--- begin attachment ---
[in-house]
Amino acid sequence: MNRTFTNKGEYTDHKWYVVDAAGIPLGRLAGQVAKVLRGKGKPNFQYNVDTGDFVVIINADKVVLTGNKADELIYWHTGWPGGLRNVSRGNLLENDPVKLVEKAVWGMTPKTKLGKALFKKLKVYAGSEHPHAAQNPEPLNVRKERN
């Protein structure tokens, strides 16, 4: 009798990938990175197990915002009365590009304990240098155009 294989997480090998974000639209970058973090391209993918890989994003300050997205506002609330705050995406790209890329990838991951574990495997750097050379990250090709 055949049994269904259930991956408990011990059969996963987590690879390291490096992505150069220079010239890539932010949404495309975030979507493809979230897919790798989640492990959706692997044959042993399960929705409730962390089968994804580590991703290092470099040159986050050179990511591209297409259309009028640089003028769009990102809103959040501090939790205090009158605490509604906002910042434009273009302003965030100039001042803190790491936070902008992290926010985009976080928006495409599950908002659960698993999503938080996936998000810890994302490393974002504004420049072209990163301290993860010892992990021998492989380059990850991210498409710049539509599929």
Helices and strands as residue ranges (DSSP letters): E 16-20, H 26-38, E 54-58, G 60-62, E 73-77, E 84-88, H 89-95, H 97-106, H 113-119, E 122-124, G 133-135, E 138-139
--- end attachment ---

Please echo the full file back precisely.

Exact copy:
[in-house]
Amino acid sequence: MNRTFTNKGEYTDHKWYVVDAAGIPLGRLAGQVAKVLRGKGKPNFQYNVDTGDFVVIINADKVVLTGNKADELIYWHTGWPGGLRNVSRGNLLENDPVKLVEKAVWGMTPKTKLGKALFKKLKVYAGSEHPHAAQNPEPLNVRKERN
């Protein structure tokens, strides 16, 4: 009798990938990175197990915002009365590009304990240098155009 294989997480090998974000639209970058973090391209993918890989994003300050997205506002609330705050995406790209890329990838991951574990495997750097050379990250090709 055949049994269904259930991956408990011990059969996963987590690879390291490096992505150069220079010239890539932010949404495309975030979507493809979230897919790798989640492990959706692997044959042993399960929705409730962390089968994804580590991703290092470099040159986050050179990511591209297409259309009028640089003028769009990102809103959040501090939790205090009158605490509604906002910042434009273009302003965030100039001042803190790491936070902008992290926010985009976080928006495409599950908002659960698993999503938080996936998000810890994302490393974002504004420049072209990163301290993860010892992990021998492989380059990850991210498409710049539509599929």
Helices and strands as residue ranges (DSSP letters): E 16-20, H 26-38, E 54-58, G 60-62, E 73-77, E 84-88, H 89-95, H 97-106, H 113-119, E 122-124, G 133-135, E 138-139